TPVs work – its one of the reasons they are objectionable and should only be used with extreme policy care

Various claims are made about the policy effectiveness of TPVs. The data (by year) does not support the claims by Jane McAdam published in The Age 5th Dec 2013. Specifically “the evidence shows TPVs do not have a deterrent effect”. Nonsense.

By contemplation – McAdam is attempting to argue that changing the possible outcomes from boat arrival asylum seekers will have no deterrent effect?

By statistics – in a period in which global refugees numbered 9.5M +-1M the chart attached shows Australian boat arrivals, and persons arriving by boat (irregularly) to Australia. That is, while the “push” factors are not changing massively, arrivals are changing significantly.

The issue is complex, and the motivations and deterrences are diverse, but the stats don’t support “do not have a deterrent effect” TPVs were implemented Oct 1999 (Howard) and withdrawn Aug 2008 (Rudd1.0).

“Indeed, the ineffectiveness of TPVs was the reason the Rudd government abolished them.” Let me simply say this is ludicrously far from any reality on multiple levels. The Rudd government commenced with the 6 years of very low arrival rates, and believed that abolishing TPVs would have no impact on that rate. There is no public record of any government minister ever arguing “ineffective” McAdam is simply making things up. By the time of Rudd2.0 the government was re-establishing a number of policy elements of the Howard Government. Indeed former Rudd Ministers, now in opposition, have claimed that the reduction in boat arrivals now is a function of those changes implmented late in the Rudd2.0 term of government.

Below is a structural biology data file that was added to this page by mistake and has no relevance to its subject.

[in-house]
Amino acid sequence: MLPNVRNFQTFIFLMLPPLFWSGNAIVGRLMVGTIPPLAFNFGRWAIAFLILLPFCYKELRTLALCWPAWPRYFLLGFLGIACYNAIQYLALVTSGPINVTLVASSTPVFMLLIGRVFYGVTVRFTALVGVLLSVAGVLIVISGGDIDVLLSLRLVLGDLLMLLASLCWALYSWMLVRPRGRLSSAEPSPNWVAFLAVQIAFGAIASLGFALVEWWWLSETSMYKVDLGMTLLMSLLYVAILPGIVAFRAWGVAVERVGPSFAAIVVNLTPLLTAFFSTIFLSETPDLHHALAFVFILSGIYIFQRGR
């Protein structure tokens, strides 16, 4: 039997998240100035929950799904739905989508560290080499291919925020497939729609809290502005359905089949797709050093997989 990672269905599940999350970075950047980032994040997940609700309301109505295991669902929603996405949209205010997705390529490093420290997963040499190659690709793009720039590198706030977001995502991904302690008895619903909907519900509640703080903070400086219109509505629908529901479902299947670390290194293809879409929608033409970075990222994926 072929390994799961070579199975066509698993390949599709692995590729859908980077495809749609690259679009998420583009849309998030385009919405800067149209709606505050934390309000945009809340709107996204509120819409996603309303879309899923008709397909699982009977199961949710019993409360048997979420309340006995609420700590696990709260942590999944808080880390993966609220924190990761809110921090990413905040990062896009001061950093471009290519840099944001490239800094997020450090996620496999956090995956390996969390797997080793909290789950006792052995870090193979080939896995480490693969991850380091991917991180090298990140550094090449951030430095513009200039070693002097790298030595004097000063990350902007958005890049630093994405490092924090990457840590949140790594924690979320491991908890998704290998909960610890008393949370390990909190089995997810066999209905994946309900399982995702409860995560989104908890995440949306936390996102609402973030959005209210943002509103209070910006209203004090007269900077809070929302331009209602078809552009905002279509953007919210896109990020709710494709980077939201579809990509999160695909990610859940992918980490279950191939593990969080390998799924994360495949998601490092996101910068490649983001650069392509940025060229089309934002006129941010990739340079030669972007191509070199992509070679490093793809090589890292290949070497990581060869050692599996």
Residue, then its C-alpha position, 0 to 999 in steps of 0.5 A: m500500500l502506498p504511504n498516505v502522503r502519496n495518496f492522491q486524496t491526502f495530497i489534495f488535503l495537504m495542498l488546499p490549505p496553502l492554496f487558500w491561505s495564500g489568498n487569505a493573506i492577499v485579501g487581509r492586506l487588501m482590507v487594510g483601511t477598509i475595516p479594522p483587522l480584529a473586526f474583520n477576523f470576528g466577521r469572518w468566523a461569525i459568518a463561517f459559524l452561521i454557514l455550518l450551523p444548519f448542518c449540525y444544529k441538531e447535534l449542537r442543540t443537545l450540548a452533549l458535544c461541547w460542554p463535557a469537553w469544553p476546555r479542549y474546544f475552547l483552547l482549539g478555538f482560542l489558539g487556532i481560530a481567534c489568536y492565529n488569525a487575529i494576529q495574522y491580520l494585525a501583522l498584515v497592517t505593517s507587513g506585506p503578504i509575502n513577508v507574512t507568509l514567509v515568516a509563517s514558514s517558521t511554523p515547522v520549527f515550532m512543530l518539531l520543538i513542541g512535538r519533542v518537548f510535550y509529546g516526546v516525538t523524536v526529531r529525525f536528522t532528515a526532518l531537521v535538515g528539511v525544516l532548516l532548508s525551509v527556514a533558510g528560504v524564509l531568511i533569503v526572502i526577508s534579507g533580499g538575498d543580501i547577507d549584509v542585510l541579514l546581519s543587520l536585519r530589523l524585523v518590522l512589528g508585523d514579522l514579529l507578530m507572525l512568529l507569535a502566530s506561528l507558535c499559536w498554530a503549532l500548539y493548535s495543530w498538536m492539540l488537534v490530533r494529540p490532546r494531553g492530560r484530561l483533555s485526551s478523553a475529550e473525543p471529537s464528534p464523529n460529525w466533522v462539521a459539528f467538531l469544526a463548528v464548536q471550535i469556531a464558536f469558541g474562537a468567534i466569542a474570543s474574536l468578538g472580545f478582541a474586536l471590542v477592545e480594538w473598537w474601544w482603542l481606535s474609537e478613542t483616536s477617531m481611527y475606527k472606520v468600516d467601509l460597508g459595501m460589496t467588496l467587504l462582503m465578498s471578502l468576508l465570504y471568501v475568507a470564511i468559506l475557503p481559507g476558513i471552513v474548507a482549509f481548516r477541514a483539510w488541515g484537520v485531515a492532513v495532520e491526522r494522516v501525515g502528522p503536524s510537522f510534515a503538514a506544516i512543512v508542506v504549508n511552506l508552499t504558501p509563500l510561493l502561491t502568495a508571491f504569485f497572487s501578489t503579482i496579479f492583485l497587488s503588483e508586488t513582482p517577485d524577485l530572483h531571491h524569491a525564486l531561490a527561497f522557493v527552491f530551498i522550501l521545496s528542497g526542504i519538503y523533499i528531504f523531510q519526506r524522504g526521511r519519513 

Final comment “Under international law, temporary protection is an exceptional measure generally only applied in situations of mass movements of asylum seekers, when individual refugee status determination is impracticable because of those large numbers.” This is a impressive and complex sentence actually devoid of any substantial meaning whatsoever, but capable of being understood to say that TPVs are not a legitimate policy option, and somehow in breach of international law – this is false.

TPVs are legal, they are compatible with the UN Convention on Refugees, and it is reasonable to assume by contemplation and observation of effect that they have had and do have a deterrent effect.


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